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EACEA National Policies Platform:Eurydice

Belgium - French Community

4.Early childhood education and care


Last update: 27 November 2023

Place guarantee to ECEC

Non-school childcare services

Since 1991, in accordance with the United Nations Convention on the Rights of the Child and the Charter of Infancy, a child’s access to childcare services has been recognised as one of their rights, regardless of their parents’ income or employment. However, there is no legal guarantee of a place in a non-school childcare setting. Nevertheless, since 2004, through the various ‘stork’ (cigogne) plans implemented by the government of the French Community, the overall coverage rate of childcare for children under the age of 2.5 years has increased significantly, reaching 36.8 % in 2019.

Coverage rates for children aged 0–2.5 years, 2018 and 2019


Number of places

Number of children aged 0 - 2.5 years

Coverage rate


Centre-based childcare settings






33 462

12 853

46 315

129 009

35.9 %


34 591

12 384

46 975

127 807

36.8 %

Source: ONE, ONE en chiffres – Rapport d’activités, ONE, Brussels, 2019, pp. 28–43.

The variety of centre-based childcare settings, in addition to the availability of home-based childcare services, enables access even in rural areas. However, there are differences between the subregions, and publicly subsidised provision is not always sufficient to meet demand.

Parents have a free choice regarding the childcare setting attended by their child.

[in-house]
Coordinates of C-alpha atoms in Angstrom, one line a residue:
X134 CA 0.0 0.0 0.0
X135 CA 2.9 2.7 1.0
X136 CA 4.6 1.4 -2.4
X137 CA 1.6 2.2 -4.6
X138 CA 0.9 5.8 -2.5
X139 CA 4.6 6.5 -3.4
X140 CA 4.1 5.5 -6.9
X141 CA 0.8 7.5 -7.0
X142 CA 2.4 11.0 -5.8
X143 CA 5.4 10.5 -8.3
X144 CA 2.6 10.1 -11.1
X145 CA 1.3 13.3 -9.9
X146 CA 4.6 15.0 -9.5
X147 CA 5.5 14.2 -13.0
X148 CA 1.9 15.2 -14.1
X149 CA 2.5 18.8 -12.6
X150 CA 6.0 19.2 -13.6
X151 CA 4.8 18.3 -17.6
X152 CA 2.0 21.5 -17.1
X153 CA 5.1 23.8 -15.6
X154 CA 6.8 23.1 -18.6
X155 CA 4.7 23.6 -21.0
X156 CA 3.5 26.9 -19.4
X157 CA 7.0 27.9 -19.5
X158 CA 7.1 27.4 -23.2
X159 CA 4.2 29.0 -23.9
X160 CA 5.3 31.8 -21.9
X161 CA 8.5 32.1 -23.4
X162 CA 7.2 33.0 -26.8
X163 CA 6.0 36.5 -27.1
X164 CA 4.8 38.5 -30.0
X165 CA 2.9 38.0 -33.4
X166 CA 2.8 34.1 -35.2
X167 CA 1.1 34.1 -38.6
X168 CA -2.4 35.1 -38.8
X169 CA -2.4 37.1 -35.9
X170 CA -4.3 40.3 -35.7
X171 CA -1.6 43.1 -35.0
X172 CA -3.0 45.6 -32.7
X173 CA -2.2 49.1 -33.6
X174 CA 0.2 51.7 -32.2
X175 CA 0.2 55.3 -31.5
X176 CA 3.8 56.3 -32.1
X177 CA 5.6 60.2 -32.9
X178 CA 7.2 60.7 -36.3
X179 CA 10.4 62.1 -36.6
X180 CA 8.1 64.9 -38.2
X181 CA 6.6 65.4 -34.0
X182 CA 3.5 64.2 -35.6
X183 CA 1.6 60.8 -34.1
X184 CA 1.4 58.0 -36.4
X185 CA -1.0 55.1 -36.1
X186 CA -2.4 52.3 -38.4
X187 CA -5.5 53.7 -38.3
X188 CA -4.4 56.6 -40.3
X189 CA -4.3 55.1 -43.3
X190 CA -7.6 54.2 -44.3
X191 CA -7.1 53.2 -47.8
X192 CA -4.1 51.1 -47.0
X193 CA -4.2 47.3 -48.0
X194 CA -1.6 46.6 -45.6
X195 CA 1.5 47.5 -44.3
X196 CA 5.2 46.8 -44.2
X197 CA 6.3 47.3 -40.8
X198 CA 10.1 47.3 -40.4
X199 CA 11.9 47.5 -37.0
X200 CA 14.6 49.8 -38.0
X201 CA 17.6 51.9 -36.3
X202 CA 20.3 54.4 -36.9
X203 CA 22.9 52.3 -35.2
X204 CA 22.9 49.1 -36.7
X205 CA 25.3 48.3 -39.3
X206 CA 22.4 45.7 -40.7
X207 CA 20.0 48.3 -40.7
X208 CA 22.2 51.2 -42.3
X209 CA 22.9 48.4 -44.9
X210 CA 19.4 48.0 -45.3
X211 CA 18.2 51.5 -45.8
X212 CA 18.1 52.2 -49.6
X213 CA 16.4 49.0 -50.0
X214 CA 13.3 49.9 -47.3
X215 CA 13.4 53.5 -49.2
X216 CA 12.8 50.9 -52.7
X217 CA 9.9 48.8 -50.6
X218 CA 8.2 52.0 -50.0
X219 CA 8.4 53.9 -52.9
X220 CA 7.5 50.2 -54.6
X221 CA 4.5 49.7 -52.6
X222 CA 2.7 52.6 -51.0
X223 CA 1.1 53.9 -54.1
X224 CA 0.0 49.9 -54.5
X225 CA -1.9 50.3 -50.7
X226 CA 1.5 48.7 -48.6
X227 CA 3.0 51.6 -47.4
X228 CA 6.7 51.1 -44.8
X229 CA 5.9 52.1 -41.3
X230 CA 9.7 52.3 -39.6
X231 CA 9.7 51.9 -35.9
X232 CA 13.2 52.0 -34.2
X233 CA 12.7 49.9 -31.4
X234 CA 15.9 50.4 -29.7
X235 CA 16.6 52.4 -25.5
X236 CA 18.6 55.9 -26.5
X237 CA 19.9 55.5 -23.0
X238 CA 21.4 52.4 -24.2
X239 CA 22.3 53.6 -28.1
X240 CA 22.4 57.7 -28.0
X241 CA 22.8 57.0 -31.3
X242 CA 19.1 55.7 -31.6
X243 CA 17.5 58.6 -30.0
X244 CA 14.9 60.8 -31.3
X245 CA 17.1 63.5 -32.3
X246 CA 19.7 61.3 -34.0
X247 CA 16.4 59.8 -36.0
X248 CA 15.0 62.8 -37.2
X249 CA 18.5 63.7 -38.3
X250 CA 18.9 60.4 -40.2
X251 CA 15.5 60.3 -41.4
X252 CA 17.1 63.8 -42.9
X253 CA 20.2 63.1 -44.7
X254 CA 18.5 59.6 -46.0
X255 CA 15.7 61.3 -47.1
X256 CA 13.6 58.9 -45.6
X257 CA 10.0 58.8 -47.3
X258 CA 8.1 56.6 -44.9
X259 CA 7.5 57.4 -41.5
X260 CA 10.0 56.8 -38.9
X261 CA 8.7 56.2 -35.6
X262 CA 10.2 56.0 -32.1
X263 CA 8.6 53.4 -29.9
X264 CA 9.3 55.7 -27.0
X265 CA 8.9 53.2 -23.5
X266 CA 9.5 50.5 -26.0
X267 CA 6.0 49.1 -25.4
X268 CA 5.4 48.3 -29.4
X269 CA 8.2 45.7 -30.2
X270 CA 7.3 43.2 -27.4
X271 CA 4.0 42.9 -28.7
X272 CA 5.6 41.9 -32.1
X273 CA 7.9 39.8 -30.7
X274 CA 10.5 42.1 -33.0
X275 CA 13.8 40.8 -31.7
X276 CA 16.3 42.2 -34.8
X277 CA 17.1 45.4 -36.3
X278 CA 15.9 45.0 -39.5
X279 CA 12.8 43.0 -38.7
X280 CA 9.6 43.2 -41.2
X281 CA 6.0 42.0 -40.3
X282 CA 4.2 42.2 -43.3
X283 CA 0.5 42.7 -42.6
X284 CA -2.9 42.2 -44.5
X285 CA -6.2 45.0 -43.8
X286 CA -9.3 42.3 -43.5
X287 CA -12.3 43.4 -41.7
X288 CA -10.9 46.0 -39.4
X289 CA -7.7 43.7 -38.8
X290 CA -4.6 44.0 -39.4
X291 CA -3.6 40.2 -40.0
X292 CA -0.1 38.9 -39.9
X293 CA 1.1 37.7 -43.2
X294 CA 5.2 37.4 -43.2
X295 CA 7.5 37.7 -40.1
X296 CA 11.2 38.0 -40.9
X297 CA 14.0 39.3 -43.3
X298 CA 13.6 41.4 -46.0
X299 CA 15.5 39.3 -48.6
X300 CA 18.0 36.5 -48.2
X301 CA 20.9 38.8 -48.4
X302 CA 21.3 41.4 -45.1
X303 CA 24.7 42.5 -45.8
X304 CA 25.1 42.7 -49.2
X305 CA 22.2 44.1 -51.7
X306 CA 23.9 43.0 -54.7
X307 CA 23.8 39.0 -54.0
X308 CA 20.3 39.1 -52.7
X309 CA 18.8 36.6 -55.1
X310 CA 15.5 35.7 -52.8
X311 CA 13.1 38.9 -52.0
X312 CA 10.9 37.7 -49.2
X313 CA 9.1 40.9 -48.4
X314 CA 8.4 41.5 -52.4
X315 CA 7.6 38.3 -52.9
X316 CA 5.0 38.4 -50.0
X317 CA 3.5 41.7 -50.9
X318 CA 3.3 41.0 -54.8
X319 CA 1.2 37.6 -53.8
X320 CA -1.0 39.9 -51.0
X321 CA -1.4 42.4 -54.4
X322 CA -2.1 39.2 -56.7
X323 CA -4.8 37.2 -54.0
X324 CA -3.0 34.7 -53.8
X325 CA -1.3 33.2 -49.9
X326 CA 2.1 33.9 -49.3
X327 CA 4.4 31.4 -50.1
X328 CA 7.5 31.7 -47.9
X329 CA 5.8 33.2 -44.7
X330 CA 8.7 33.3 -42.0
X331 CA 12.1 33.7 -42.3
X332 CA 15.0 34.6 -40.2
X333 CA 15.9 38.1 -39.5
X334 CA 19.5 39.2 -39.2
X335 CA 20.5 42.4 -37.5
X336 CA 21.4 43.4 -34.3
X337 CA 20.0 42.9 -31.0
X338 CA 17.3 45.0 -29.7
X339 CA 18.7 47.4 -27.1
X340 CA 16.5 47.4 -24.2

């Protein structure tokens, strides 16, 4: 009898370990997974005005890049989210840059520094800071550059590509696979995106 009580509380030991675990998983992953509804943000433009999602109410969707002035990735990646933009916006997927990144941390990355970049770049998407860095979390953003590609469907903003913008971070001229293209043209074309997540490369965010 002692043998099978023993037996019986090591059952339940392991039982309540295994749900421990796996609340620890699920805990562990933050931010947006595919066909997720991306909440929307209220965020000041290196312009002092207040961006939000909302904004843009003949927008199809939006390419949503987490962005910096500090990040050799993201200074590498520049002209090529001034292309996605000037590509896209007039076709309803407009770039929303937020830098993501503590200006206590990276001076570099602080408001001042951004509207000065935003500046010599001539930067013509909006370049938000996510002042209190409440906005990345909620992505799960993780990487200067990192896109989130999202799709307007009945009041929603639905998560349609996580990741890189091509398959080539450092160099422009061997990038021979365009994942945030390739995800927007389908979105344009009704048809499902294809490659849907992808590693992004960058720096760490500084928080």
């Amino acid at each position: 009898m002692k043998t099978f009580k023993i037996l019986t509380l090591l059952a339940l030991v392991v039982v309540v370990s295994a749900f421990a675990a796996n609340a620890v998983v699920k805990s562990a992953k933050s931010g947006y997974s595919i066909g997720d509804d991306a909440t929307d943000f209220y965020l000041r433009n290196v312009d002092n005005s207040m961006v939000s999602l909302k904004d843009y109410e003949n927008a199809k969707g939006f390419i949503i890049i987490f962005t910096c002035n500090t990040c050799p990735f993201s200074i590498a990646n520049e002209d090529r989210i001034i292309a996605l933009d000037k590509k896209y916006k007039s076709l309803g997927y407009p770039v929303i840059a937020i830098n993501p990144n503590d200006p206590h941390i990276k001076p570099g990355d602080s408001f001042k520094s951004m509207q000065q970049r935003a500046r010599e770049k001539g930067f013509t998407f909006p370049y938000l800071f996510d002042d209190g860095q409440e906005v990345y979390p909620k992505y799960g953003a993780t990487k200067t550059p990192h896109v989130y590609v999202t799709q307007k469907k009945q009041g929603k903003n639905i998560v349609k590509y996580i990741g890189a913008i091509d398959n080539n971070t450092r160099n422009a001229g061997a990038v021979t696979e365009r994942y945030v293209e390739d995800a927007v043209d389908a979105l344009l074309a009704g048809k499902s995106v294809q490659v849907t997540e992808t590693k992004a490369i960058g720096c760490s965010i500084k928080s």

Priority rules depend on the type (and size) of public subsidies. Settings receiving income-related subsidies on top of the basic subsidy should grant priority to children from families where childcare is needed because of a work situation (retaining work, looking for work or undertaking vocational training) and to children from single-parent families, children from low-income families and children in care.

To enable comparisons with other European regions and the Barcelona objectives, the coverage rates for all children aged 0–3 years are shown below. These children can attend either childcare settings or pre-primary school.

Coverage rates for children aged 0–3 years, 2018 and 2019 


Number of children enrolled

Number of children aged 0 - 3 years

Coverage rate


Subsidised centre-based childcare settings

Non-subsidised centre-based childcare settings

Pre-primary schools





40 265

16 853

19 145

76 263

155 291

49.1 %


39 081

16 058

18 736

73 875

153 823

48.0 %

Source: ONE, ONE en chiffres – Rapport d’activités, ONE, Brussels, 2019, pp. 28–43.

Between 2018 and 2019, it can be noted that the coverage rate is slightly down.  This drop is due to a decrease in the number of children enrolled and a slight decrease in the number of children in the 0-3 age group.  As a reminder, the objectives set by Europe in Barcelona in 2003 were to achieve a coverage rate of 33% for children aged 0-3 years.

Pre-primary education

Right to schooling / education

The right to education is a fundamental right enshrined not only in the Belgian Constitution (Article 24) but also in various international texts. Thus, the United Nations Convention on the Rights of the Child of 20 November 1989, ratified by Belgium in 1991, provides, in Article 28, that states must recognise the right of the child to education. One of the principles of this right is free access to education (i.e. without paying school fees), which is guaranteed by the Belgian Constitution for pre-primary, primary and secondary education.

From the age of 2.5 years, children are legally entitled to 23 hours per week of pre-primary education in a pre-primary school free of charge. The rules of access to pre-primary school from the age of 2.5 years are specified in the decree of 13 July 1998 pertaining to primary education.

Compulsory education